The beautiful estate can be explored either on foot or by jeep. There are tailored hikes and trails, including a full-day trek along the rocky riverbed of the Rung Dung river.

Excursion to the Glenburn campsite is an exhilarating experience, where you can let your hair down for a picnic.

You can opt for an overnight stay at The Glenburn Lodge.

The stay at the Lodge is an immersive experience in wild surroundings by the Rangeet river and far from the madding crowd.

The biodiversity, home to birders’ delight such as from Blue Whistling Thrush to Hill Myna, is spread over 1,000 acres of forests and shares a similar ecosystem as that of the Senchal Wildlife Sanctuary in the vicinity.

You can enjoy a bonfire and a delicious feast in the heart of the forest on the banks of the Rangeet river, surrounded by kerosene lamps, amid an eerie experience.

During the day, you can walk across the river to Sikkim, play a game of croquet or beach cricket and have a refreshing dip in the river, or go angling for Rainbow Trout, Brown Trout, Golden Mahseer etc.

Angling is a catch-and-release programme as part of the conservation initiative to preserve the endangered Golden Mahseer that some locals hunt using illegal fishing methods.

Other options include a hike along the Rangeet river to Majitar village in neighbouring Sikkim. Drive or hike to Ramitay Daara viewpoint. An afternoon hike to Shikari Dura village on the estate gives you an up, close and personal feel of the locals’ lives and livelihood. Visit to Lamahatta Orchard and Cluny Sisters’ church and school.

You can go on day trips to adjoining Darjeeling and Kalimpong towns, which are about two hours and one and half hour's ride, respectively, from the plantation. Overnight trips to Gangtok, the capital of Sikkim, is the other option to experience the pristine and demonstrative Tibetan culture.

Glenburn gastronomy

The plantation’s well-stocked kitchen garden is a one-stop source for all ingredients for multiple cuisines in the farm-to-fork model such as from local Nepalese, Tibetan and traditional Indian dishes to South-East Asian, Continental and Mediterranean fares to tickle your palate.

No two meals are similar, as chefs tickle your palate.

I enjoyed my quiet breakfast under the dappled shade of a pomelo tree, which was laden with ripe fruits.

I savoured my lunch on the bright and sunny verandah of The Water Lily Bungalow.

However, the piece-de-resistance is the dinner, which is served table d'hôte in the candle-lit intimacy of The Dining Room with the hosts and guests.

You are likely to meet people from across the globe, which I did, for animated and stimulating conversations that have the potential to strike up life-long relationships.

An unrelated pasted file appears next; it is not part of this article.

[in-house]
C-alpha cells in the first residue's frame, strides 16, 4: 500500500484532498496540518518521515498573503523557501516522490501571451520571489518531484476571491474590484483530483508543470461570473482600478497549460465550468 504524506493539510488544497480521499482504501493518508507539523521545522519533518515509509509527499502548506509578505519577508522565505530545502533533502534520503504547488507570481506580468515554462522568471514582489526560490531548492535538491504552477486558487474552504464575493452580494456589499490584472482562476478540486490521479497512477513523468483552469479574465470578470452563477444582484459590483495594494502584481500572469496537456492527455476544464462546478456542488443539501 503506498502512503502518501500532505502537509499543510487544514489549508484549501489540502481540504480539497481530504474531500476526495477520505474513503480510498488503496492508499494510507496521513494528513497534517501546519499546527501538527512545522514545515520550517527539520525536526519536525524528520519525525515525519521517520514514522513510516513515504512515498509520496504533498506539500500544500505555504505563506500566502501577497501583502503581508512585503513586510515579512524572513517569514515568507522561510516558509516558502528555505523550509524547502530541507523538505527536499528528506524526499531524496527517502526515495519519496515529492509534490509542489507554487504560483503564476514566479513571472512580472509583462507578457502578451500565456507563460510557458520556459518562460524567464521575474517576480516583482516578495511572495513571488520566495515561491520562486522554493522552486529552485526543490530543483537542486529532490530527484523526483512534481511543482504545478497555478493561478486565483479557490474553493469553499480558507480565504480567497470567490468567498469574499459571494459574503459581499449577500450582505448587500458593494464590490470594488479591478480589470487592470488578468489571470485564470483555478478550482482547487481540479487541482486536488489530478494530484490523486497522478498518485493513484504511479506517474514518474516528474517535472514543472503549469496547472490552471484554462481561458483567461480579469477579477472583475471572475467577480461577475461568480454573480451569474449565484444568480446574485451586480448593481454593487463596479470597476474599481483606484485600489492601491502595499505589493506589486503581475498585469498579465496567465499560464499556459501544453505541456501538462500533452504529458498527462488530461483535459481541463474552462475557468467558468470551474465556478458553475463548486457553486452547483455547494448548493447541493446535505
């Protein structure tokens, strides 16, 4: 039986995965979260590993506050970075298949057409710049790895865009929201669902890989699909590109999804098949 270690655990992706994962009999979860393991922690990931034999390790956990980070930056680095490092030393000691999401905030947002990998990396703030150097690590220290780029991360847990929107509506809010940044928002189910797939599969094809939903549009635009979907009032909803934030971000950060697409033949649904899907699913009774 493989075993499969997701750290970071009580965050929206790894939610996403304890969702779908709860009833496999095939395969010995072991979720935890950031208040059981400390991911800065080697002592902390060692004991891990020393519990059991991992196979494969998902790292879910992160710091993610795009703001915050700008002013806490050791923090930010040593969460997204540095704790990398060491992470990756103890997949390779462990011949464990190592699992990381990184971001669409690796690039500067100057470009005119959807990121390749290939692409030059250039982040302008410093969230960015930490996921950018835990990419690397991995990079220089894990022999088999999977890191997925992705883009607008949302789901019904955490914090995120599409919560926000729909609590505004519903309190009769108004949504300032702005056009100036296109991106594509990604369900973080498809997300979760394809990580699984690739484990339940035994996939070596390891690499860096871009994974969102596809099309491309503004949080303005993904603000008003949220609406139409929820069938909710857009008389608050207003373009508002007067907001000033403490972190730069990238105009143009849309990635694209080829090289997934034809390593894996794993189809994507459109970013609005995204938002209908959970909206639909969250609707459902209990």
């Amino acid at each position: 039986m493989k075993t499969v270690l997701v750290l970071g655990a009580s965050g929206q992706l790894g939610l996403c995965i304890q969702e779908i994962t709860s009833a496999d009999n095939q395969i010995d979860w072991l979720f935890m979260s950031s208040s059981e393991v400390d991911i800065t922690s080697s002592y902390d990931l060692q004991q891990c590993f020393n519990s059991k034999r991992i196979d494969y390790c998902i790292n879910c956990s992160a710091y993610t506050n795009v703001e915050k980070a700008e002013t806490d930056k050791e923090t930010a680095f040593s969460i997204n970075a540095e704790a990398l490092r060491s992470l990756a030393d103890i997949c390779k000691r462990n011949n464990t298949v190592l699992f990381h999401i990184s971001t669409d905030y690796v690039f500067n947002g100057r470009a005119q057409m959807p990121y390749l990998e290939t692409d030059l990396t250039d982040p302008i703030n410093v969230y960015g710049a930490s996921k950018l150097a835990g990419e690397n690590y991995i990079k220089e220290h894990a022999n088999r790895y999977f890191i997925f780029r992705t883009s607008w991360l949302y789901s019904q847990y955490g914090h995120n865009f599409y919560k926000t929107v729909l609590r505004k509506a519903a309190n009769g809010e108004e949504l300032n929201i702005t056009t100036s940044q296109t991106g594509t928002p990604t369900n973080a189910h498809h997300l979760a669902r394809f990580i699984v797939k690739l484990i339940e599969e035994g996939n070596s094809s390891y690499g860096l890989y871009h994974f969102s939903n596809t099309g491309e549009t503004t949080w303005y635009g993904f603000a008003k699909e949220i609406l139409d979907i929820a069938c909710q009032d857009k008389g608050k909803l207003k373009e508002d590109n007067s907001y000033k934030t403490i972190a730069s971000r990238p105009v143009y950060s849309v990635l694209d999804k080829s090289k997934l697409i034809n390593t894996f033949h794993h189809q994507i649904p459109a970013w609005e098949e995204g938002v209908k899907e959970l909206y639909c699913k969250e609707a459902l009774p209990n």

Evenings on the estate

A day on the estate runs by nature's dawn-to-dusk routine.

As night falls, depending on the time of the year, it’s time to engage in some scintillating conversations at the dinner table, watch a 15-minute documentary film on the history of the estate or indulge in some leisure reading.

I chose to sit on the manicured lawns of The Burra Bungalow and went on a trip down memory lane, as the lights from far-off villages across the hill in Badamtam and Ging tea estates sparkled like fireflies under a sheltering sky.

Is it a willing suspension of disbelief?

I thought to myself amid the constant buzzing sounds of night crickets.

The sense of day, time and place are lost on nature’s lap because of its splendid isolation.

I chose to surrender to serendipity with gay abandon.

Sustainable community development

The art of giving is an integral part of the tea experience.

There is a dedicated education programme that supports 64 children and also aids the local primary government schools with infrastructure and additional teaching staff.

Beyond Glenburn is the essence of curated journeys that delve deep into the heart of the plantation’s local communities.

Stay with the Lepcha family – the indigenous inhabitants of the eastern Himalayas.

You can stay at a traditional Lepcha village, look directly at Mount Kanchenjunga – the mountain they worship.

The hikes to and from the Lepcha homestay meander past waterfalls, bamboo forests, and through quaint villages that introduce you to their hunter-gatherer lifestyle, farming methods, cuisine, weaving and basketry skills, heightened by music and folk tales.

An Annual Lepcha Archery Festival is being held in a bid to revive their ancient art of hunting and sport.

A digital library seeks to store their rich legacy and also helps local children learn e-skills, browse the internet and familiarise themselves with computers.

Solar energy and other sustainable practices are in practice to help with waste and water management and minimising our carbon footprints.

The essence of a village experience lies in its interpretation, coupled with memorable moments that come alive through access to village life, community relationships and storytelling.

Glenburn Orchard – Intern, Learn and Earn is a sustainable community model for integrated agro-animal husbandry, beekeeping, fishery, seed farm, and community centre with a revenue model for local farm-fresh products to retail markets that don’t reach the Glenburn’s farm-to- fork model.

There is also the Glenburn Tea Festival, which celebrates the plantation.

Glenburn Tea Estate & Boutique Hotel also won the Indian Responsible Tourism Award (IRTA) in 2020.

Back to the rat race

It was time to head back to the rat race. Much as one would love to stay back and soak in the sights and sounds of the idyllic charm, I had to pay heed to my calling and couldn’t stay far from the madding crowd.

Truth be told, the body was willing, the mind didn’t.

I headed back to Delhi, as Sujit Bishwakarma, a third-generation Glenburn resident, took to the wheels, leaving the majestic hills behind and into the muggy plains that are struggling to overcome the pandemic challenge.

Au revoir, as I promised to be here soon.

As we hit the road back to Bagdogra, the thoughtful Sujit had amped up John Denver’s cult classic Country Roads whose lyrics (Almost heaven, West Virginia Blue Ridge Mountains/Shenandoah River/Life is old there/older than the trees/Younger than the mountains, growin' like a breeze) can be supplanted in the local Nepali language and accompanied by hilly folk musical instruments.

Denver’s country classic and Glenburn’s everlasting charms are to live for another day.

For reservations log on to: https://www.glenburnteaestate.com/contact-us.php

How to get to the Glenburn Tea Estate

Emirates and Etihad Airways have daily direct flights from Dubai and Abu Dhabi, respectively, to Delhi. From Delhi, take a flight to Bagdogra Airport, and another 88- km ride to the Glenburn Tea Estate.

A taxi ride will take around four hours and the tea estate will arrange one.

Joydeep Sengupta